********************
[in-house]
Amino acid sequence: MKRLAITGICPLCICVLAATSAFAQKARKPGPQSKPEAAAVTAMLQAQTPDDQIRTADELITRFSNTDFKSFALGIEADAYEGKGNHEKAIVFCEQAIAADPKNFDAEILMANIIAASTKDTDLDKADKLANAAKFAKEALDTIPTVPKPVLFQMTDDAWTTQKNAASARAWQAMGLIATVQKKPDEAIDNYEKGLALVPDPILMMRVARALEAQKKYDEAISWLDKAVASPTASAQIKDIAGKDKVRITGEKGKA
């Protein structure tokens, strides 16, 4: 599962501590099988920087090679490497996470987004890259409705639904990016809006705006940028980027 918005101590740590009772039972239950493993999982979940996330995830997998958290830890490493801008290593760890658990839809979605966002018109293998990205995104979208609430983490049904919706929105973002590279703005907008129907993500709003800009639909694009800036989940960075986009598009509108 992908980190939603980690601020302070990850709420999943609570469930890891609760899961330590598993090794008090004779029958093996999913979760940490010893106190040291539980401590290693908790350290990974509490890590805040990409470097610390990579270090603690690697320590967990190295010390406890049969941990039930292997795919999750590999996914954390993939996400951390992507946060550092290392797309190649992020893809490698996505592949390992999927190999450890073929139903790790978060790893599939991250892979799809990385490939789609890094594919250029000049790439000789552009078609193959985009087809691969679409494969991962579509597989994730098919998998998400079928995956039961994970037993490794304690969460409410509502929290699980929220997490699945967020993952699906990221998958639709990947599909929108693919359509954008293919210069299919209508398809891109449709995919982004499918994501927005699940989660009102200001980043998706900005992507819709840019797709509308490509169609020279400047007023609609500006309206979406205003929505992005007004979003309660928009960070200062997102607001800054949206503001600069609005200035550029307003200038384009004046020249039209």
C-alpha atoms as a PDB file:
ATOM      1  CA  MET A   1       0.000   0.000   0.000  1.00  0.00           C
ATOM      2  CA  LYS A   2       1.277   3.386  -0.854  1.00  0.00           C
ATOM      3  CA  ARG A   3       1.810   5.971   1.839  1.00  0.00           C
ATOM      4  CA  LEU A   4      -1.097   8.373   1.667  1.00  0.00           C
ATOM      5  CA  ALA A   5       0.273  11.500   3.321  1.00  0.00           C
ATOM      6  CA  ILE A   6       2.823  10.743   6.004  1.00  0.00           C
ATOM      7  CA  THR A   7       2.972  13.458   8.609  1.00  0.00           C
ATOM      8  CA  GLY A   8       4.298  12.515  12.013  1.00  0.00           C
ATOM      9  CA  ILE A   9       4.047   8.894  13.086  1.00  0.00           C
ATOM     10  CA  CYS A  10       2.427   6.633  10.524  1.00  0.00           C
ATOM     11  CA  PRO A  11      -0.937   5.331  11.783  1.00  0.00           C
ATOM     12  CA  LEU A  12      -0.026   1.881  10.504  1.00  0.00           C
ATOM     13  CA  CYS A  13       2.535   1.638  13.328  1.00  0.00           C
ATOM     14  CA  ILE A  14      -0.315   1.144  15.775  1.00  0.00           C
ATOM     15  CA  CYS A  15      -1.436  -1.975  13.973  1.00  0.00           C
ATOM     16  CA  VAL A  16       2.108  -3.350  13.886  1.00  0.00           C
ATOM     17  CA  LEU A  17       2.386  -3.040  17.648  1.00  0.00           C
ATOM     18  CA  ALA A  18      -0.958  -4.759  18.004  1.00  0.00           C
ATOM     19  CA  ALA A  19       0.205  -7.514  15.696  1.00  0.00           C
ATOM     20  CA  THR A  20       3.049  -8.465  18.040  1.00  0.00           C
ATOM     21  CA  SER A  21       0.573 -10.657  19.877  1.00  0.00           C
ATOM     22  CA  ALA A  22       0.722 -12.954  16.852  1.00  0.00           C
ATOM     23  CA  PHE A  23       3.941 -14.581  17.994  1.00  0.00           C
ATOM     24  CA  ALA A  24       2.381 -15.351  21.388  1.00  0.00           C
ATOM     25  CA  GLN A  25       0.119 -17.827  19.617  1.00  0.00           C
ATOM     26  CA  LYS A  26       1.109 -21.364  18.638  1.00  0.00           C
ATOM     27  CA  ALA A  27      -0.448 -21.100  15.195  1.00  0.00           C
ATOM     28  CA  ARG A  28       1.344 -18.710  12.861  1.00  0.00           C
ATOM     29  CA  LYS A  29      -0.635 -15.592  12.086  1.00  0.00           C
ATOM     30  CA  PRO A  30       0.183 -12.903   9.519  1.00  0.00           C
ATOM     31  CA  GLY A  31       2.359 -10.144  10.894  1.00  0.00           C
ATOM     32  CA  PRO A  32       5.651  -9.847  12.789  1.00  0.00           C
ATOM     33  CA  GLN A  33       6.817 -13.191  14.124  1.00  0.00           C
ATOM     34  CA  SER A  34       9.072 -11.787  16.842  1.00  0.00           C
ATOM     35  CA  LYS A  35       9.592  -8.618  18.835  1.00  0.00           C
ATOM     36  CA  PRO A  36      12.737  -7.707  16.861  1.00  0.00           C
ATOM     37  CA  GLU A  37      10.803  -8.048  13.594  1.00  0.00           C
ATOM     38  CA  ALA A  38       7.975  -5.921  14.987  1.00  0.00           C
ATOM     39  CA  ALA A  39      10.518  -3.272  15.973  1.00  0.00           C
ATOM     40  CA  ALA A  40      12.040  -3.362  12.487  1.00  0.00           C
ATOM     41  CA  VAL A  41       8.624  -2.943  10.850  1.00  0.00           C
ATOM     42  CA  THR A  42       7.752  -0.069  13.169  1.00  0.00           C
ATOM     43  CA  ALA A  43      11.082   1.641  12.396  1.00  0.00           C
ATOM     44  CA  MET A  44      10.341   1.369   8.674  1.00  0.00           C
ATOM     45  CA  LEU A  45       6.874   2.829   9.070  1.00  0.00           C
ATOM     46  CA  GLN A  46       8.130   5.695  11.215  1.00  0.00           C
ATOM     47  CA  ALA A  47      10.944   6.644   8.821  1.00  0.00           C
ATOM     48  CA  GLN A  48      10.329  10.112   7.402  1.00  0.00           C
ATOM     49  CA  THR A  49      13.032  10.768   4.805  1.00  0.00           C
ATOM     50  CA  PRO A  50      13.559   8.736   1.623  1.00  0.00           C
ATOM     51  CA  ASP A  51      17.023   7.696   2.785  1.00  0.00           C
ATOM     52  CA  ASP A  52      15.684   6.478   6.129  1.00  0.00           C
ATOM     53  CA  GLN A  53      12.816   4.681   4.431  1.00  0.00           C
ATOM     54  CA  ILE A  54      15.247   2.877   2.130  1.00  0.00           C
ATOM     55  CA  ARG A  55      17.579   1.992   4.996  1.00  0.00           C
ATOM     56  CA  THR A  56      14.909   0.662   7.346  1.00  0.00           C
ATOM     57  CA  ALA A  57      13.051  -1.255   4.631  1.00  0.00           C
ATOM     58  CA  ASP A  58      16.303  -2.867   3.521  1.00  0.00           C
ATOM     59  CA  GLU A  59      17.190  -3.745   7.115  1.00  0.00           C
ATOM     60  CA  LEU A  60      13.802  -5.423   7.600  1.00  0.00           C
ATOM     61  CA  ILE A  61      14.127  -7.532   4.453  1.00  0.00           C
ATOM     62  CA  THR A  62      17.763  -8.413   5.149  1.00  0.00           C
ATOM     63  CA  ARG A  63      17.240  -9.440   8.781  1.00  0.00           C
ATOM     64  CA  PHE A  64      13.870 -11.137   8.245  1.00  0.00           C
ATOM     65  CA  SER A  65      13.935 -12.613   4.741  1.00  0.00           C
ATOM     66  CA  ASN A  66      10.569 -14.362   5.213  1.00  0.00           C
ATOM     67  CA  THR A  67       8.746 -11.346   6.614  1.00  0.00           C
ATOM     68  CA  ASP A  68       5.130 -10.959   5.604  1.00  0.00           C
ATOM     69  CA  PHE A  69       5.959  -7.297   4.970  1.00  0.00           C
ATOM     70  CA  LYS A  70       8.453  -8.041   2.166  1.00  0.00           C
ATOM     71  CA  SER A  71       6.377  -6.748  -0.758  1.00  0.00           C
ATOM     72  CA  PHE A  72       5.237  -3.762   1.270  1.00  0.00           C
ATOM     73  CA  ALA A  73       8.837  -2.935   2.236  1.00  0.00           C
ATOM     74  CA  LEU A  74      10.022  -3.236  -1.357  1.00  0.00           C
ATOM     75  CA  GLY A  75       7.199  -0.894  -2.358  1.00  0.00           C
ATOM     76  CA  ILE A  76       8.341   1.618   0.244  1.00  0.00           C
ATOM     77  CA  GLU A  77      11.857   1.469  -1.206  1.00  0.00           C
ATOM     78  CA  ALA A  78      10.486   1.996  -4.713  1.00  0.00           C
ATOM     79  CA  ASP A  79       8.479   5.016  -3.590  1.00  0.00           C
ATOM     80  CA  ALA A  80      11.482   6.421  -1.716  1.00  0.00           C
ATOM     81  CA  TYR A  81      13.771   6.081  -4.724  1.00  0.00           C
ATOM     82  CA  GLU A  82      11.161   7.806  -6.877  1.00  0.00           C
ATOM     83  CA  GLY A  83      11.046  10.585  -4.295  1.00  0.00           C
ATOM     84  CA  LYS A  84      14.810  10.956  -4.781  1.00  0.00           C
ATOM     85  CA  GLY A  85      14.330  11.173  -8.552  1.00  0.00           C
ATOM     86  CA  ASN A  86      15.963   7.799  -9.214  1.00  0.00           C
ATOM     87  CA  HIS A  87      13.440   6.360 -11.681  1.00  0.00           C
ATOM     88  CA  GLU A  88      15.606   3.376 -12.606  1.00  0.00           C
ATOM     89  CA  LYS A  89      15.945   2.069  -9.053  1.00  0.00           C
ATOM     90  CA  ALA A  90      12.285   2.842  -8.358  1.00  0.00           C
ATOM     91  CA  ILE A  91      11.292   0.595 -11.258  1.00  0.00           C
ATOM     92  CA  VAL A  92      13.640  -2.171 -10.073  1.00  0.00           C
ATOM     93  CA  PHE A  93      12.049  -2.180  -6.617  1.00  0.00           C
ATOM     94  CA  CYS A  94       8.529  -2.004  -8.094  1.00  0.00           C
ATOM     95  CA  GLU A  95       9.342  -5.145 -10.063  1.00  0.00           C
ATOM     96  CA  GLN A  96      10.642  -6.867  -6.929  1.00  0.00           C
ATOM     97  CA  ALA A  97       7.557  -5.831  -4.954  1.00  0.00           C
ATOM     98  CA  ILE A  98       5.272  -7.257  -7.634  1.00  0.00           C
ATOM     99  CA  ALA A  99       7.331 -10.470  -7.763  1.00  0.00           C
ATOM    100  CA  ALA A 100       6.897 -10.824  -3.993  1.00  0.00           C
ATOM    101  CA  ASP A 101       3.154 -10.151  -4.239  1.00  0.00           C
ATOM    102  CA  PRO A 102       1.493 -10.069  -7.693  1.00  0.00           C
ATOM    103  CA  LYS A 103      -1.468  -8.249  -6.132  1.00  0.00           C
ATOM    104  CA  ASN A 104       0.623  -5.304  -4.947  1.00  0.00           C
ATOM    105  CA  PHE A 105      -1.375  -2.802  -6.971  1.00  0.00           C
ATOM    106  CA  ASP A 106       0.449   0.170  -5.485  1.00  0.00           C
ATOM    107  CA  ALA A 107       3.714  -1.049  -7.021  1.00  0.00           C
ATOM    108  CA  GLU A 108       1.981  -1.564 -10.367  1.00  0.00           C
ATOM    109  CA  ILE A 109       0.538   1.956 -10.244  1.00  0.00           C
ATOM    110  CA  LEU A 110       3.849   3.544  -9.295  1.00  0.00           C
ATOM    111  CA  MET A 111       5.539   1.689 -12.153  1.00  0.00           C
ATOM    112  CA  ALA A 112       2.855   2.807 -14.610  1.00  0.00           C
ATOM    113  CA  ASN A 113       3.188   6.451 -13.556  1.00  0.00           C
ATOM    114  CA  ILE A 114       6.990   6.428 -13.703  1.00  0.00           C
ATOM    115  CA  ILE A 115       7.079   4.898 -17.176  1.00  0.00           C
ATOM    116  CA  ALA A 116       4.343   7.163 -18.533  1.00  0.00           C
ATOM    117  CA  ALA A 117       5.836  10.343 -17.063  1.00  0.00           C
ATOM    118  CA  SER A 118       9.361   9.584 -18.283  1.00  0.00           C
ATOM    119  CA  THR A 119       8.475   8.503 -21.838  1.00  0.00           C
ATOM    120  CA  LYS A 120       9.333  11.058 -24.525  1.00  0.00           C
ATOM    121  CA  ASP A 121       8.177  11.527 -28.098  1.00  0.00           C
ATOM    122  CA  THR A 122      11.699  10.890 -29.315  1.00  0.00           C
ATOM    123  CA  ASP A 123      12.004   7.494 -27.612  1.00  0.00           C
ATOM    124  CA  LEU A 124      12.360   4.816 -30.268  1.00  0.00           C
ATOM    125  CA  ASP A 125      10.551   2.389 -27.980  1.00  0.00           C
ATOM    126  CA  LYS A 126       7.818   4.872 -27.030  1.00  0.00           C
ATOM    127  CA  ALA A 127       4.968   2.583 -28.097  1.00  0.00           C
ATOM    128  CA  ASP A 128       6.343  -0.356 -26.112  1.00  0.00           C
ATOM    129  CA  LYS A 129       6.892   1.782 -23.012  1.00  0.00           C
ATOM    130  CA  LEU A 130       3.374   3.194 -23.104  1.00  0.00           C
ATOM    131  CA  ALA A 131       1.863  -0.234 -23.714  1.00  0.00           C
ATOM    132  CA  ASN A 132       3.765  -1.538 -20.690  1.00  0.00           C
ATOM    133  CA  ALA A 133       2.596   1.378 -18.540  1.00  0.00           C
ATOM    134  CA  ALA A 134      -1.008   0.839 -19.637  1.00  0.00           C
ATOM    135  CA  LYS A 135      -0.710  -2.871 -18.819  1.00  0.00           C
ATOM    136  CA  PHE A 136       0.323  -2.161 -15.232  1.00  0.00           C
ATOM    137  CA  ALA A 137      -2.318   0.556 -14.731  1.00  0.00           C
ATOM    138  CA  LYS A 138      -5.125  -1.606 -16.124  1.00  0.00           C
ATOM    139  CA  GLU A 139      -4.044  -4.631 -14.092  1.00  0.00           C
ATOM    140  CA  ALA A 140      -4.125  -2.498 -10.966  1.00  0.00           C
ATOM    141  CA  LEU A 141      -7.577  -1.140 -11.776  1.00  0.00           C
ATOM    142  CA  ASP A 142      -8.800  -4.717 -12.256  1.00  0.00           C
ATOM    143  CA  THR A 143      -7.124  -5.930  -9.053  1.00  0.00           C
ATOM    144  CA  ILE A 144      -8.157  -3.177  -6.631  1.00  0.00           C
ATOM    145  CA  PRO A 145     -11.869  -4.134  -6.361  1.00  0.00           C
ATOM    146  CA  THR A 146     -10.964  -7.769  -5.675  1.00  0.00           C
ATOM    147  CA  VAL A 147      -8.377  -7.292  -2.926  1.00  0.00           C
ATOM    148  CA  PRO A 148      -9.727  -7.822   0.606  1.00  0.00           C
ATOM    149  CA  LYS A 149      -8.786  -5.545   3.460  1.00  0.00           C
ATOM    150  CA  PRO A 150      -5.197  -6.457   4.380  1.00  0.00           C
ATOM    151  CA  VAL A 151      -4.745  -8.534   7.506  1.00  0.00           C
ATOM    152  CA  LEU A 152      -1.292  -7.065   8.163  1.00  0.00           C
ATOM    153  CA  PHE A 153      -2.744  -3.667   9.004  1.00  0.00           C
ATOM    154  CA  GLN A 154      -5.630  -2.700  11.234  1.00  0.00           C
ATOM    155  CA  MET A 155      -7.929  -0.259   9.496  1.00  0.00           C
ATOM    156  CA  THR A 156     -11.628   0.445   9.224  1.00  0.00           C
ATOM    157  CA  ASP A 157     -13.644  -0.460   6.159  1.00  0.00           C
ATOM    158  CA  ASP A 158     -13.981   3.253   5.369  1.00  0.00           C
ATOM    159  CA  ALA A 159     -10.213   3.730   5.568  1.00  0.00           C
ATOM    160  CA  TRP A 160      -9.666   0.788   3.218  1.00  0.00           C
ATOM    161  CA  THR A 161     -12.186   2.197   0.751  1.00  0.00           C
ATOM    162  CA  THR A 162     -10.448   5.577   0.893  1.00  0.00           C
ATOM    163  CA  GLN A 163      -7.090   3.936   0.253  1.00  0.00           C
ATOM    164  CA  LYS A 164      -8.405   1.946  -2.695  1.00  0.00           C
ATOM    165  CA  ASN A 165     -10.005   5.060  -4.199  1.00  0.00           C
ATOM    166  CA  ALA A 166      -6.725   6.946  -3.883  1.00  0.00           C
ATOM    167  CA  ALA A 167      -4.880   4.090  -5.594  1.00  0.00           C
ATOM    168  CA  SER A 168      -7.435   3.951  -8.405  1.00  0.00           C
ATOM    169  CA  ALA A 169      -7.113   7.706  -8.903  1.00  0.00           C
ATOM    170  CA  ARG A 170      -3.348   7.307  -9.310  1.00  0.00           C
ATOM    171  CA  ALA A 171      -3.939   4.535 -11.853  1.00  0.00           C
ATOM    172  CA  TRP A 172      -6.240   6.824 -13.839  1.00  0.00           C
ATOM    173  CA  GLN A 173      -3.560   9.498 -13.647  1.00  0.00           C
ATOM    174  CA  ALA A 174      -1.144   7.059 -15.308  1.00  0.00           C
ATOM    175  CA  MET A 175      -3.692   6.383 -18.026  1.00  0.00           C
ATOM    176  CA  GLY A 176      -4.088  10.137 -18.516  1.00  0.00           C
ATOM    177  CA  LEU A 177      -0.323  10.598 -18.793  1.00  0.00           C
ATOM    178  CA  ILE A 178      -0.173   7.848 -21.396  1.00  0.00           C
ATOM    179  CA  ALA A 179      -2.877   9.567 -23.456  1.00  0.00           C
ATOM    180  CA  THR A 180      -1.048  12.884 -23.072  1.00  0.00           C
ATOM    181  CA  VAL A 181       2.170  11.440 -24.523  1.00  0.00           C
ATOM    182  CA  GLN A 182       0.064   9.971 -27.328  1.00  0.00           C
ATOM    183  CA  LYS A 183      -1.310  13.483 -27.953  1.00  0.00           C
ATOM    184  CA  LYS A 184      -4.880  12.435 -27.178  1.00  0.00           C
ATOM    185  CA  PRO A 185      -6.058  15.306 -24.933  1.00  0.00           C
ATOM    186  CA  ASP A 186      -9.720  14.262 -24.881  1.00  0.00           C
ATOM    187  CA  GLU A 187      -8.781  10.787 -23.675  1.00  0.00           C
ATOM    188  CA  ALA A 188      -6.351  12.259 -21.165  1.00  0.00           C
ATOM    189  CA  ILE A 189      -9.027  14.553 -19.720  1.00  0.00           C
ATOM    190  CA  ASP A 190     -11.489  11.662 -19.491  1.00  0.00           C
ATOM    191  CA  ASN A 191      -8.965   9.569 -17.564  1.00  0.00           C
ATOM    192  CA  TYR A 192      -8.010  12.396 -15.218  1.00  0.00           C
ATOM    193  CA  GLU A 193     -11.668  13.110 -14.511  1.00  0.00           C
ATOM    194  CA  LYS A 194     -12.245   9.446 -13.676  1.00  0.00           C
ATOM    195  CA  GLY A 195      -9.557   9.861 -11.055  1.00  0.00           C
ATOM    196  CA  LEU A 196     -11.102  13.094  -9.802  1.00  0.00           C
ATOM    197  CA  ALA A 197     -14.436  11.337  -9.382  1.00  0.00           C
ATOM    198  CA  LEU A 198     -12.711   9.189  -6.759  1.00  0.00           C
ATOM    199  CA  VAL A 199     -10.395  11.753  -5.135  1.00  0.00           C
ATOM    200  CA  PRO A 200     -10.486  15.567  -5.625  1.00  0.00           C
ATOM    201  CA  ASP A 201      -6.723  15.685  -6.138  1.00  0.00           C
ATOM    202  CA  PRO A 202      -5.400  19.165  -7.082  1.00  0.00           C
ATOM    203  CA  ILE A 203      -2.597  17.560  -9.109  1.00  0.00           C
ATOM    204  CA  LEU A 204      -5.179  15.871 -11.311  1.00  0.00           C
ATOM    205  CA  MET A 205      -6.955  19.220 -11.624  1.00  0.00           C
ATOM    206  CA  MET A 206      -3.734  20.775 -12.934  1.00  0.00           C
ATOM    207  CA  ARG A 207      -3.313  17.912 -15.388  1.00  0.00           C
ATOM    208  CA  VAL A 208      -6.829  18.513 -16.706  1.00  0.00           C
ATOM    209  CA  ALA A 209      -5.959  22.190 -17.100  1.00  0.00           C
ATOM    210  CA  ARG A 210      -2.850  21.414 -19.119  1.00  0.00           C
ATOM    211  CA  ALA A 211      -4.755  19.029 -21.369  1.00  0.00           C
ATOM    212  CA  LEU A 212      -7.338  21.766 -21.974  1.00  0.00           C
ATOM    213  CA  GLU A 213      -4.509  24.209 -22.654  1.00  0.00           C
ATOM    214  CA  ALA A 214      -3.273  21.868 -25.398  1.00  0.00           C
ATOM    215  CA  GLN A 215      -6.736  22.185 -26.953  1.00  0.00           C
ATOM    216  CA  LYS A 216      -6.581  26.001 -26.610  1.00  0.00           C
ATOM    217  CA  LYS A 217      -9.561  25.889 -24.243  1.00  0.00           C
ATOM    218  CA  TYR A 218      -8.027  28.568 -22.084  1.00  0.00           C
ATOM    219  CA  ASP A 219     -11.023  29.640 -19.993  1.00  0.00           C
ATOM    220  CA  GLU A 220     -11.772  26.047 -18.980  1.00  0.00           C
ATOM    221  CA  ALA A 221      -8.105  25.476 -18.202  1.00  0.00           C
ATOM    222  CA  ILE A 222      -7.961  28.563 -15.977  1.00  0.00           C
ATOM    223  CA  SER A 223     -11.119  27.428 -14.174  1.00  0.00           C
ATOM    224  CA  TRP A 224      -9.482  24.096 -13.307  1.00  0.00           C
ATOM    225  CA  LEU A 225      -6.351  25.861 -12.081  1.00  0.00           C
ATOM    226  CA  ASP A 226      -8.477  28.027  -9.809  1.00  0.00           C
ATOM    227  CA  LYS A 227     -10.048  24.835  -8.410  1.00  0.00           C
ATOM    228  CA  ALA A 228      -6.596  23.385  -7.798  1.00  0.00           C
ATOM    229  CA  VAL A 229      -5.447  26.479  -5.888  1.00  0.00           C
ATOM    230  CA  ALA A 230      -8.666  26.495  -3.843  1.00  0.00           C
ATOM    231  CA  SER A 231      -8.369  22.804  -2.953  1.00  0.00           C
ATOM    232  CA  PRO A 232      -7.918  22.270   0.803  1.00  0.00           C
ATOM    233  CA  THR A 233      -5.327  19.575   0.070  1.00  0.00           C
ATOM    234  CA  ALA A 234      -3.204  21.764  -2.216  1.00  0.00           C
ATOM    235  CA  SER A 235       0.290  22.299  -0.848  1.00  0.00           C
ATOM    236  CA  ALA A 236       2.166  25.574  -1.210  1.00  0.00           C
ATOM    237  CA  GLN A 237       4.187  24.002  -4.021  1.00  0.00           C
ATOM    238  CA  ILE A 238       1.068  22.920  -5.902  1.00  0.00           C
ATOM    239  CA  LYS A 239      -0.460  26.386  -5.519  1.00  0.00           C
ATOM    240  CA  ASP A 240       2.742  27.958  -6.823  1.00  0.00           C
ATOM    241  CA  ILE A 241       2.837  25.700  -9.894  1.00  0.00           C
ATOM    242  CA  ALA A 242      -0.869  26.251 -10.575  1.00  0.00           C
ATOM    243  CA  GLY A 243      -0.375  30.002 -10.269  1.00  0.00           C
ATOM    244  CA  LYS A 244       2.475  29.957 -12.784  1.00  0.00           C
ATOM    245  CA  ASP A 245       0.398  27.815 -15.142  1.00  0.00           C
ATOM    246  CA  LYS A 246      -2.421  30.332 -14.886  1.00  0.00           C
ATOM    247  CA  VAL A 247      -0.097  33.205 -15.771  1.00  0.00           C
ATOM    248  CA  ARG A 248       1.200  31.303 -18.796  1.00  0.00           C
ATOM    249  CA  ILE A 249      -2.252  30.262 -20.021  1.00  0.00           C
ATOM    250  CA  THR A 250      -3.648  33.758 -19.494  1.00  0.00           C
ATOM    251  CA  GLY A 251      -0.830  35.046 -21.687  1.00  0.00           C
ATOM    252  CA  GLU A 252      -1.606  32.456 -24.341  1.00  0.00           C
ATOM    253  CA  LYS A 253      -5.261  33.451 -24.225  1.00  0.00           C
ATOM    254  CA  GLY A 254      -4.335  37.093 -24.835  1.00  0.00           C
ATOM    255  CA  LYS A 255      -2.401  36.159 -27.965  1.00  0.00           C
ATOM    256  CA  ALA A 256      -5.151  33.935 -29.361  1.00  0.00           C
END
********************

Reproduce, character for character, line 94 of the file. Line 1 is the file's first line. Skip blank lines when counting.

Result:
ATOM     90  CA  ALA A  90      12.285   2.842  -8.358  1.00  0.00           C